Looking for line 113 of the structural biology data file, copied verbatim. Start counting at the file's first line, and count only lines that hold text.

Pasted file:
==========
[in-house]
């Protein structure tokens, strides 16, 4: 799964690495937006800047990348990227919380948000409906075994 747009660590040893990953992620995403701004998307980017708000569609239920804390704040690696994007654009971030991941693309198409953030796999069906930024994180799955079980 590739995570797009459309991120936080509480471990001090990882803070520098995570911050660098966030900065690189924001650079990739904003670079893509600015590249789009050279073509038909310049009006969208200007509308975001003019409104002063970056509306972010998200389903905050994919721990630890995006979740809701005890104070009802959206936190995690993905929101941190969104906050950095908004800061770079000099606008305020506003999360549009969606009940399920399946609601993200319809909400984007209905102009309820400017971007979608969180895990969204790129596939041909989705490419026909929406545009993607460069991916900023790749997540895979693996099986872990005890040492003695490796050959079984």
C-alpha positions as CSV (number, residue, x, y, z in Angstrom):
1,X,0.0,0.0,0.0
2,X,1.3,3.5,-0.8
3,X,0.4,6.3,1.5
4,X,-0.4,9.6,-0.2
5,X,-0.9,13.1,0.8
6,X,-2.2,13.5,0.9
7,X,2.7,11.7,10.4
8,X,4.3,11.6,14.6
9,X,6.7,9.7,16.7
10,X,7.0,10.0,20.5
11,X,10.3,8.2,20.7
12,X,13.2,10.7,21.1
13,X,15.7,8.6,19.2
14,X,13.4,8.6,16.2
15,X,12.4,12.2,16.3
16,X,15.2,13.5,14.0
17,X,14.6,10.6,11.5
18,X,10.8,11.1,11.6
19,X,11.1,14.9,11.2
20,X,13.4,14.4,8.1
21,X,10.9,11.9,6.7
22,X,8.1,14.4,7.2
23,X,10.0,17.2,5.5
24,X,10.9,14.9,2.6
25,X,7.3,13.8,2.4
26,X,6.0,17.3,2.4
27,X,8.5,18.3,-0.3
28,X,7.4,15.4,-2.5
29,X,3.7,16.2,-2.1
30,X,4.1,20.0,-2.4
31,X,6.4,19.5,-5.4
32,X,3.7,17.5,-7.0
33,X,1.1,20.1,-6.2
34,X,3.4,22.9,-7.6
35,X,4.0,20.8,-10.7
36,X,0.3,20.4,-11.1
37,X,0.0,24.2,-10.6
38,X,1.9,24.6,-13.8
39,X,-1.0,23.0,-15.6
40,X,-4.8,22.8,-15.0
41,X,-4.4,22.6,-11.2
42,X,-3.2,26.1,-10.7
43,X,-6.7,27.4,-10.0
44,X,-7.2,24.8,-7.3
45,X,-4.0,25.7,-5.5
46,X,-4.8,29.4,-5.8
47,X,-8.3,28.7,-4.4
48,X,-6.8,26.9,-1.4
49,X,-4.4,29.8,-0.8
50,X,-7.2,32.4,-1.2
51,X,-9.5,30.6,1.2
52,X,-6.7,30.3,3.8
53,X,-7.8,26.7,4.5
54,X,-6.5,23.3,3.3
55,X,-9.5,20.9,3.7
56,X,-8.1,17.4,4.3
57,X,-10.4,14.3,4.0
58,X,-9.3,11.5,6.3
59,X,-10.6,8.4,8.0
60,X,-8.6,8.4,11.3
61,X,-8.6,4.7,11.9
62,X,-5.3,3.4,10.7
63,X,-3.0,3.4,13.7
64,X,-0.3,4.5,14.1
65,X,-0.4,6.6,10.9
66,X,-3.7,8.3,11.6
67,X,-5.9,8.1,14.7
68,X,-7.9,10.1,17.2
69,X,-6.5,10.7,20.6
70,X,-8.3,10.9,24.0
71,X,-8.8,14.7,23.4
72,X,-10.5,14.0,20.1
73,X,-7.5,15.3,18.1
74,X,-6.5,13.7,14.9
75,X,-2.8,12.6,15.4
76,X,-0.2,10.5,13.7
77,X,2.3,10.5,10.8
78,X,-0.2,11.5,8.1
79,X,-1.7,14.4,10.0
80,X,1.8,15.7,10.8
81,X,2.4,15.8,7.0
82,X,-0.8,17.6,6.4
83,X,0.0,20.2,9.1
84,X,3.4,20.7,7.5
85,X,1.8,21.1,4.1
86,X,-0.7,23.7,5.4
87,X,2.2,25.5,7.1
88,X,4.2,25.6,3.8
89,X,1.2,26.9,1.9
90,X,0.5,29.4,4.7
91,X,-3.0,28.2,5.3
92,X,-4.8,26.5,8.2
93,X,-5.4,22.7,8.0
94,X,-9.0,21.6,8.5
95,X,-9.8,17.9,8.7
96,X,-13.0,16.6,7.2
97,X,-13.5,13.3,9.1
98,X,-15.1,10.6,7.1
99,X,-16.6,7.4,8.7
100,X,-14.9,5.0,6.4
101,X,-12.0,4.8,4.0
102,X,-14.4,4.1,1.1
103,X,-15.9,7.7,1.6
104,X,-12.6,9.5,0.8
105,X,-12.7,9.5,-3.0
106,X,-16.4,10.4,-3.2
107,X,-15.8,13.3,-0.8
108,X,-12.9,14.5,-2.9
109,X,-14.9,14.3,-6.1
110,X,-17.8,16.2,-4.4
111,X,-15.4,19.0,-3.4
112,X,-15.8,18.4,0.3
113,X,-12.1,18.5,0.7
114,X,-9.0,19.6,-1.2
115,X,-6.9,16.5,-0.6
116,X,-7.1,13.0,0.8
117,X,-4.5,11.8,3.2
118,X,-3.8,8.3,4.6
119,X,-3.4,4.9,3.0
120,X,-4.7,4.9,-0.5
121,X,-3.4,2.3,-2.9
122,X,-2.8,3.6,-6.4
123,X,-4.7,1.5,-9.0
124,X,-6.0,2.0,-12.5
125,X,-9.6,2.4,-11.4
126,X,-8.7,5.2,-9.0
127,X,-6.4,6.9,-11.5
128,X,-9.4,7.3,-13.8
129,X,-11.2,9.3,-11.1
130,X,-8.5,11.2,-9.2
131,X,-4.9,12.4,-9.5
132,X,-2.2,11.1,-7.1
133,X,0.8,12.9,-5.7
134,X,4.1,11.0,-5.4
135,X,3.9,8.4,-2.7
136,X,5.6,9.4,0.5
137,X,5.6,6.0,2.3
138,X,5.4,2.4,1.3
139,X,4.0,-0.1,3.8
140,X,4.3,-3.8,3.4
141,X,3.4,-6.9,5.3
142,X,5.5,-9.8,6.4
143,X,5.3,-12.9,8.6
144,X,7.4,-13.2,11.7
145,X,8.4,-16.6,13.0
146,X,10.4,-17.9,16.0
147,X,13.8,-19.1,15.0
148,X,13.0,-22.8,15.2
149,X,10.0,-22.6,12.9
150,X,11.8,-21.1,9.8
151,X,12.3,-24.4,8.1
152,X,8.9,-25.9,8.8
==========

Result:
110,X,-17.8,16.2,-4.4